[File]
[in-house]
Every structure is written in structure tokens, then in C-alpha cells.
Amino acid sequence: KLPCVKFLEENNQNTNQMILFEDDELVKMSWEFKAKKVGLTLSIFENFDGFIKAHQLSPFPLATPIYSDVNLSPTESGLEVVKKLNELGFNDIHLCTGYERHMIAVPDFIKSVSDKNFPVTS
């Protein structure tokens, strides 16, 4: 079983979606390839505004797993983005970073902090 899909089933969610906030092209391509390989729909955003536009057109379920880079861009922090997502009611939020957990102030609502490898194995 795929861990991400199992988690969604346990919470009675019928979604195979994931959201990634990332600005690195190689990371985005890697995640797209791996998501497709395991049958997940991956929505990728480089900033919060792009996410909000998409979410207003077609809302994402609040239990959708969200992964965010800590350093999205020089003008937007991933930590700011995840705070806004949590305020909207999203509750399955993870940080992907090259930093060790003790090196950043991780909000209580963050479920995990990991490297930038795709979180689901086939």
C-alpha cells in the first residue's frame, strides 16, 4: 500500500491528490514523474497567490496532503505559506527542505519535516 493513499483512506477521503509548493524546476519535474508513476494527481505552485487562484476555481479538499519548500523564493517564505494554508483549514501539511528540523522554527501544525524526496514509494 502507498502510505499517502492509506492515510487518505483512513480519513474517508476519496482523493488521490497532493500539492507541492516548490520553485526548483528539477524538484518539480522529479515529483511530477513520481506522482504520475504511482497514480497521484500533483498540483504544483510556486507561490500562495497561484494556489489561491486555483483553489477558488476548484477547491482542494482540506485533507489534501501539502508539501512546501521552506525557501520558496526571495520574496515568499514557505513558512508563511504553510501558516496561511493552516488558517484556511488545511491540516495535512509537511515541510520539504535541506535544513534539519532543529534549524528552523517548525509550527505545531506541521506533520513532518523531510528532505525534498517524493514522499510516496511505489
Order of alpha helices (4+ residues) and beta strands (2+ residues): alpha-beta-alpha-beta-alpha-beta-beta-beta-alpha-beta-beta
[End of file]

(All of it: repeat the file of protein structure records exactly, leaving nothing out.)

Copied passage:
[in-house]
Every structure is written in structure tokens, then in C-alpha cells.
Amino acid sequence: KLPCVKFLEENNQNTNQMILFEDDELVKMSWEFKAKKVGLTLSIFENFDGFIKAHQLSPFPLATPIYSDVNLSPTESGLEVVKKLNELGFNDIHLCTGYERHMIAVPDFIKSVSDKNFPVTS
């Protein structure tokens, strides 16, 4: 079983979606390839505004797993983005970073902090 899909089933969610906030092209391509390989729909955003536009057109379920880079861009922090997502009611939020957990102030609502490898194995 795929861990991400199992988690969604346990919470009675019928979604195979994931959201990634990332600005690195190689990371985005890697995640797209791996998501497709395991049958997940991956929505990728480089900033919060792009996410909000998409979410207003077609809302994402609040239990959708969200992964965010800590350093999205020089003008937007991933930590700011995840705070806004949590305020909207999203509750399955993870940080992907090259930093060790003790090196950043991780909000209580963050479920995990990991490297930038795709979180689901086939």
C-alpha cells in the first residue's frame, strides 16, 4: 500500500491528490514523474497567490496532503505559506527542505519535516 493513499483512506477521503509548493524546476519535474508513476494527481505552485487562484476555481479538499519548500523564493517564505494554508483549514501539511528540523522554527501544525524526496514509494 502507498502510505499517502492509506492515510487518505483512513480519513474517508476519496482523493488521490497532493500539492507541492516548490520553485526548483528539477524538484518539480522529479515529483511530477513520481506522482504520475504511482497514480497521484500533483498540483504544483510556486507561490500562495497561484494556489489561491486555483483553489477558488476548484477547491482542494482540506485533507489534501501539502508539501512546501521552506525557501520558496526571495520574496515568499514557505513558512508563511504553510501558516496561511493552516488558517484556511488545511491540516495535512509537511515541510520539504535541506535544513534539519532543529534549524528552523517548525509550527505545531506541521506533520513532518523531510528532505525534498517524493514522499510516496511505489
Order of alpha helices (4+ residues) and beta strands (2+ residues): alpha-beta-alpha-beta-alpha-beta-beta-beta-alpha-beta-beta